Harley Davidson Case Notes.docx

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Rotman Commerce
Professor Spike Lee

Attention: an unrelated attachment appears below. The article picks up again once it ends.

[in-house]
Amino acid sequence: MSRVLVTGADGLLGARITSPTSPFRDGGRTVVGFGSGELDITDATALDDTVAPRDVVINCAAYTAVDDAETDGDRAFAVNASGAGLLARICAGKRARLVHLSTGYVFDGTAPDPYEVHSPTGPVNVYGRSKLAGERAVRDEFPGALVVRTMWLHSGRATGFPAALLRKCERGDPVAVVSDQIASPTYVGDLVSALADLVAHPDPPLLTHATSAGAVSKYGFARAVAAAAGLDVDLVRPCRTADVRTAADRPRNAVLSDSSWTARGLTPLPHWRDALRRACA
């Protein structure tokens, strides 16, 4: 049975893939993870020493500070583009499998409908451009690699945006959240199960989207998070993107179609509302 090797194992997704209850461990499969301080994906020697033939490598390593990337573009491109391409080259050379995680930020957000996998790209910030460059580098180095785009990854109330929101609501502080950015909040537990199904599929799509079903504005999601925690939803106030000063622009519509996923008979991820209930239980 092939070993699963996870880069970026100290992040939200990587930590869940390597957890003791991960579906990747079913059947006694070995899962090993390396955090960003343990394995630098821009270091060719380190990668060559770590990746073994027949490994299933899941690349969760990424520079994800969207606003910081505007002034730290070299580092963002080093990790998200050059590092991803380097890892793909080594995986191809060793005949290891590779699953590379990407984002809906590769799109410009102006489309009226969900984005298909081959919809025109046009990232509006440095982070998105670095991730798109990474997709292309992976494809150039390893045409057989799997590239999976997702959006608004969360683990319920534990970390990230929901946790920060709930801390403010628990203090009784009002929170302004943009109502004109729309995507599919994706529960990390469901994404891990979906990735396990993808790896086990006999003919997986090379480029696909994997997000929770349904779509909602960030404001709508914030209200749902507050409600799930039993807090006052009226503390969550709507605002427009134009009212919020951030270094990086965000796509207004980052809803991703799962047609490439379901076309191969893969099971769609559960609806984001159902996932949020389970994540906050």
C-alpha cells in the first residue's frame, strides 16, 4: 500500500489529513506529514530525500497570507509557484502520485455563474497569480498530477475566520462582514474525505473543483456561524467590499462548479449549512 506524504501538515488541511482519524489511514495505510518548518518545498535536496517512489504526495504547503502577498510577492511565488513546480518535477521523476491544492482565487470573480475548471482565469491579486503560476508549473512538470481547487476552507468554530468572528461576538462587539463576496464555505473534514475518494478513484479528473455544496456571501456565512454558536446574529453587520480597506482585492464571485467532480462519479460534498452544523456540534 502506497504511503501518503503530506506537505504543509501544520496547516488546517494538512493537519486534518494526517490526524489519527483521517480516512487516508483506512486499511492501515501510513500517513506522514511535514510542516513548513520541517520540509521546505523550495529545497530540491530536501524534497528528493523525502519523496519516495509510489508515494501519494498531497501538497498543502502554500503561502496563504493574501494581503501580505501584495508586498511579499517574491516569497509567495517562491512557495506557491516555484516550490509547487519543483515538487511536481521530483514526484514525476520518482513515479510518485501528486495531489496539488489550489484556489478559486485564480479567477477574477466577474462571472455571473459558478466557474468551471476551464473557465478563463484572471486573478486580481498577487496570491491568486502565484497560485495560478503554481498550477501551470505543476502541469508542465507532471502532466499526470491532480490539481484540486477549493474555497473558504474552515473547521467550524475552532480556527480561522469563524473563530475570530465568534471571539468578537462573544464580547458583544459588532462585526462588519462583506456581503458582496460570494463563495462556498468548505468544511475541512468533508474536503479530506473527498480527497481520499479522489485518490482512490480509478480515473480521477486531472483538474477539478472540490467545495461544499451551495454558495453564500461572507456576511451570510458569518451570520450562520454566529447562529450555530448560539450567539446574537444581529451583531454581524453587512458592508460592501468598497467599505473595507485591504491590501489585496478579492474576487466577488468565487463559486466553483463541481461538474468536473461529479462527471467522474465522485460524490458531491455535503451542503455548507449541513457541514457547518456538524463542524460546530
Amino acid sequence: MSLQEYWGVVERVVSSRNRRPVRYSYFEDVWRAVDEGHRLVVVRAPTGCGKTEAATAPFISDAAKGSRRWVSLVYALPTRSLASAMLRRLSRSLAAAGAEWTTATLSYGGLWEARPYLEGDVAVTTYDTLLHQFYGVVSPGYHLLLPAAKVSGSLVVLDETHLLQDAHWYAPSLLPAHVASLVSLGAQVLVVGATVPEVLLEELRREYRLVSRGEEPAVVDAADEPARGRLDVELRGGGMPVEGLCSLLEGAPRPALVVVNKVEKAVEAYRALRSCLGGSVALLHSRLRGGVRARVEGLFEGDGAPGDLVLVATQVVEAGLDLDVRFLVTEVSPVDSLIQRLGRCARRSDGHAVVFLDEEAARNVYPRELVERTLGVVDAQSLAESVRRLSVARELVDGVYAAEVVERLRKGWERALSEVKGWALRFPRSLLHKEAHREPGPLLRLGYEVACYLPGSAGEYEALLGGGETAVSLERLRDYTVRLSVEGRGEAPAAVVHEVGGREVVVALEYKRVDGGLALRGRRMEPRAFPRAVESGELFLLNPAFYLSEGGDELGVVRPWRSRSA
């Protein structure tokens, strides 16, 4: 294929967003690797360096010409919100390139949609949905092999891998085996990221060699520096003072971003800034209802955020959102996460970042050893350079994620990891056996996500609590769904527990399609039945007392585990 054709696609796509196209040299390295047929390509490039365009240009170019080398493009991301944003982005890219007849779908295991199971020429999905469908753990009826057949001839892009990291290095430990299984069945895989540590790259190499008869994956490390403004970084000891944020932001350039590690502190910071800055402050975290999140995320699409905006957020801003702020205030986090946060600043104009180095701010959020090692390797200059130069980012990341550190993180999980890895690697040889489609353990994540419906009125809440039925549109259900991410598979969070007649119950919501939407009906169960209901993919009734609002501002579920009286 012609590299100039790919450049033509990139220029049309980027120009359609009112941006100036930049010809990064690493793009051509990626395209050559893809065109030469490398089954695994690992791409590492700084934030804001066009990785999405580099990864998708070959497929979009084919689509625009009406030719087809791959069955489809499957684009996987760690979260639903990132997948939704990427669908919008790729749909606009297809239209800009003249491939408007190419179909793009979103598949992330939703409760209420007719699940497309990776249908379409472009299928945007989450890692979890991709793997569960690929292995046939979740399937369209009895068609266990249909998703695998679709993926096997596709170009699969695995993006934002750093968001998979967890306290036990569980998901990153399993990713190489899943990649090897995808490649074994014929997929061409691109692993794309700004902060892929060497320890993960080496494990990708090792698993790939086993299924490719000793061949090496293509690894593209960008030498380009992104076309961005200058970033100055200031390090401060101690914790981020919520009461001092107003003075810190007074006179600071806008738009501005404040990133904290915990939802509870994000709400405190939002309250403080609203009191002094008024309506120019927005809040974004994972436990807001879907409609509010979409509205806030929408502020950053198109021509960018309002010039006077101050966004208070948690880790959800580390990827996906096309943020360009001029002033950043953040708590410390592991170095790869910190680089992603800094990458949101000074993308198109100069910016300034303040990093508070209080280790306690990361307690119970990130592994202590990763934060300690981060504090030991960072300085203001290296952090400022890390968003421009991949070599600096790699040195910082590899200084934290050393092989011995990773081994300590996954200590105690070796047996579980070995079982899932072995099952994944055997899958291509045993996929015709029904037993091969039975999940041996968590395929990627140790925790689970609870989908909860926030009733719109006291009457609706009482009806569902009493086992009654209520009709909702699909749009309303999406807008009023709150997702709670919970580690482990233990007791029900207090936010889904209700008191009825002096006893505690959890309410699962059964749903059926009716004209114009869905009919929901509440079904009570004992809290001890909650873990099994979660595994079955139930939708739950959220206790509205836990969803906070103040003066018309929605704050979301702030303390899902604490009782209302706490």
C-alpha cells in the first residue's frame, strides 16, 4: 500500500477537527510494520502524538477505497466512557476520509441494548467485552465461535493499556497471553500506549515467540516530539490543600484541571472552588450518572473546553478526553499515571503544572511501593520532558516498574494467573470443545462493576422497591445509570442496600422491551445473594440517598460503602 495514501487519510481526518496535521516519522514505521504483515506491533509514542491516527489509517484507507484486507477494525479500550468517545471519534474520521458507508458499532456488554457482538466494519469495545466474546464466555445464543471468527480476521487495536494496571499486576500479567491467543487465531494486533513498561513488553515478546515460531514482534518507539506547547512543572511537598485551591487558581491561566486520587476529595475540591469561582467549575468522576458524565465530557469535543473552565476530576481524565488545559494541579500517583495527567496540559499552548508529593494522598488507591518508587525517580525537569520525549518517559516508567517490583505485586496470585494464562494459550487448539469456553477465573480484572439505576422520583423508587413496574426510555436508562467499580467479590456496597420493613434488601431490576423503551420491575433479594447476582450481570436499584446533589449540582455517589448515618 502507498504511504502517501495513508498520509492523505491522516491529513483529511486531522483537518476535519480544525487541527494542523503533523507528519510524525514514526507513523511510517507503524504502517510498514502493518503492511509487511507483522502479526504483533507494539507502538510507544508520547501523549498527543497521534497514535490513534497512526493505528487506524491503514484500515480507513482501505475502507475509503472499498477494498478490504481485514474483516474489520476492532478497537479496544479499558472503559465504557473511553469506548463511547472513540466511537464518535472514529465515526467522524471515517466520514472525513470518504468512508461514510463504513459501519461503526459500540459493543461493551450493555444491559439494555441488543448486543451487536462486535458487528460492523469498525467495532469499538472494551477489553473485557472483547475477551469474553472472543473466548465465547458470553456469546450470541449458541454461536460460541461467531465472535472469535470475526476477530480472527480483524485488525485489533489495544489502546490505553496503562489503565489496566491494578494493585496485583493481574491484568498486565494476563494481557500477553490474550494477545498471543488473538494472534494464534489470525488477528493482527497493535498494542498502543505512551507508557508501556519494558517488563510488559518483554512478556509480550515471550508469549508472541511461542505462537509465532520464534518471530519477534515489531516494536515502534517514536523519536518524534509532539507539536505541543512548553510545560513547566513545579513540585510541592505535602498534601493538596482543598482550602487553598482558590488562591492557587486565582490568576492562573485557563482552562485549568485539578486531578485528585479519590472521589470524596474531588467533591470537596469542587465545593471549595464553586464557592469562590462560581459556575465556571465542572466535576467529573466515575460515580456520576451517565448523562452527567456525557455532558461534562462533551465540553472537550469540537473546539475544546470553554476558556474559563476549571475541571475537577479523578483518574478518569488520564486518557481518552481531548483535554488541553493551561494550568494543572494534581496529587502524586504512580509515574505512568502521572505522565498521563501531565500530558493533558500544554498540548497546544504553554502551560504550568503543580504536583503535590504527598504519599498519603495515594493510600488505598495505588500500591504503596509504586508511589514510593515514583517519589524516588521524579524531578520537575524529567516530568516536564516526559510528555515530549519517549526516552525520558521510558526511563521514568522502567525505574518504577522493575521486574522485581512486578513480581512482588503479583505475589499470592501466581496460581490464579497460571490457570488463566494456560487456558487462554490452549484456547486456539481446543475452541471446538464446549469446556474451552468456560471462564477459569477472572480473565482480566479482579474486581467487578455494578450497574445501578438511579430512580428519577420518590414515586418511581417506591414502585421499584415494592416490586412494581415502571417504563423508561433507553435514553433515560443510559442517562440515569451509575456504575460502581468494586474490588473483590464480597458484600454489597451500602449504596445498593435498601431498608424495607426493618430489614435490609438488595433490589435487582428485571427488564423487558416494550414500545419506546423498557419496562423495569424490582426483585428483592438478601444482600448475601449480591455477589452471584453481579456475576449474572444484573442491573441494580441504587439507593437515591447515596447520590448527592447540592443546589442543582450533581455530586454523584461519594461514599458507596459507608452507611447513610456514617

 In 2003, 50% market share in the United States and 32% globally  Honda began benign, family-oriented approach in advertising motorcycles  Harley ranks among America’s top growth stocks since its 1989 IPO  Ad campaign, “You meet the nicest people on a Honda,” = communal, cute  Average age of Harley riders rose from 35 to 47 years in past decade  Honda focused on smaller, faster, quieter, less-expensive motorcycles  Younger Americans preferred lighter Suzuki, Honda, Yamaha, and Kawasaki  State by state, introduced lower-powered bikes, then high-powered ones  2005, company’s stock price declined 17%  By 1965, one out of every two motorcycles sold in US was Honda  Other Japanese firms, Yamaha, Suzuki, and Kawasaki, soon followed The Early Years  Marketed smaller, quieter, fuel-efficient, low-maintenance motorcycles  Reputation of company linked to Walter Davidson’s riding a bike to victory in a 1908  Harley motorcycles weighed between 450 and 800 pounds  Attracted younger riders, women, and older riders; people who could not afford Harley race; also, innovations such as V-twin engine, clutch, internal expanding rear brake, and three-speed transmission that the company pioneered bikes, that couldn’t maintain them, or couldn’t muscle them around steep curves  During 1920s, Harley-Davidson invested in research and development  With Japanese entry, size/demographics of U.S. motorcycle industry changed  During 60s/70s demand for motorcycles grew rapidly, and Japanese manufacturers  V-twin design, new four-cylinder engine, improved reliability of its machines, developed electric starter, balloon tires, front brakes, standardized parts, improved accounted for more than 85% of U.S. motorcycle sales  Japanese manufacturers skilled at mass-producing motorcycles efficiently product quality  Post World War II, sales declined and pressure from imports from Europe  Improved products to counter threats, reduced time to introduce newer models  Remained profitable by introducing larger, more powerful motorcycles and—60%  During this time few technological improvements made to Harley motorcycles  Despite increasing sales, Harley’s overall market share declined market share  In 1965, to raise capital firm went public after 60 years of private ownership The Harley-Davidson Mystique  Shortly after going public, Harley-Davidson acquired in a friendly takeover by AMF  Image of “raw power,” became major selling point Imitating the Japanese  Most distinctive feature = V-twin engine  Gave aggressive appearance of raw power, could deliver broad but low-torque power  New capital from AMF allowed HD to expand production  Allowed owners to tinker with their engines  Less-skilled workers were added to the production lines, quality issues were overlooked  Heavy use of chrome, low-profile appearance, styled tail fenders, and the chop of the front fork also highlighted firm’s unique image—also sounded unique  In early ‘80s, Harley’s reputation for reliability fell steeply with market share (23%)  Rather re-evaluate approach, AMF managers added new features  1930s, Harley adopted “image and lifestyle” approach to marketing  Advertised in “biker” magazines and promoted mainly by word of mouth  AMF hired Benton & Bowles to create advertising for Harley motorcycles  U.S. military, patrol officers, Hell’s Angels, James Dean/Marlon Brando, “Elvis” types  Removed Harley’s advertisements from certain previously successful outlets  Alienated Harley’s traditional customers (magazines like Easy Rider)  Advertisements = leather-clad, military dispatch riders, police officers on motorcycles  Cultivated “tough image”, Harley associated with “breaking the mold” The Japanese Target Harley-Davidson  Became part of American iconography (associated with flag + bald eagle)  Resulted in brand loyalty among U.S. customers, continues to this day  In 1975, Honda introduced the Goldwing, a 1000-cc motorcycle  Typical owner cites American manufacture/character as most  Most technologically sophisticated and complex heavyweight motorcycle available on attractive/distinguishable feature the market; Kawasaki followed suit  HD share of the heavyweight segment began to decline The Japanese Enter the U.S. Market  By late 1970s, economic downturn, motorcycle demand dropped  1959, Honda uncovered market of older males and younger women  All manufacturers competing for a bigger share of a stagnant market  Japanese manufacturers continued w/ newer and larger motorcycle  Segment not well suited to the “tough” Harley motorcycles  Between 1970-80, Harley-Davidson’s share declined by over 80% Transforming Harley - Benchmarking Honda  1993 HD acquired minority interest in Buell Motorcycle Company  Hoped to enter select niches within “performance” motorcycle market,  Senior managers visited Honda’s Ohio plant in United States  Assembly line = neat, uncluttered, minimum paperwork Emergence of Harley Ownership Group  Inventory controlled through JIT system = no computers or automation  Moreover, motorcycles were built to order rather than for inventory  Harley differentiated from Japanese manufacturers by offering support to various enthusiast and social groups  Differences b/w Harley-Davidson and Honda were striking  5% of Honda bikes failed final quality inspection vs. 50% of Harley’s  Harley-Davidson Owners Group (HOG), becoming the industry’s largest company- sponsored motorcycle enthusiast organization  Japanese productivity was over 30% greater than at Harley-Davidson  HOG worldwide membership = 900,000 at the end of 2004  Contrast to Honda’s Gold Wing Road Riders Association = 75,000 members The Productivity Triad  Interest among women riders cultivated through “The Ladies of Harley”  HD implemented productivity triad: (a) employee involvement, (b) use of JIT inventory  Jeffrey Bleustein continued Harley’s transformation through new product practices, and (c) statistical operator control (SOC) development, upgraded manufacturing technology, capacity and processes, a  Line workers encouraged to contribute to decision-making process modernized and strengthened dealer network, and ‘close to the customer’  Workers required to participate in newly formed quality circles that were made marketing—conceived and implemented through employees empowered to operate directly responsible for improving motorcycle quality to their full potential  Materials-as-needed (MAN) program (version of JIT) implemented to free up much-  HD revenues grew from $1.5 billion in 1996 to $5 billion in 2004 needed cash by reducing WIP inventory  Net income grew from $143 million to $890 million over the same period  Under SOC, employees taught to see how quality problems developed and how they could be traced and corrected during the production process Preparing for the Next Century  In 1983, Harley-Davidson sought tariff protection from US gov’t  Prior to MAN, HD turned inventory 2x/year, increased to 17 times a year  Heavyweight motorcycle = robust growth from 1996 to 2000  Growth in touring and cruising market slowed considerably in second half of 2002 and  Productivity impr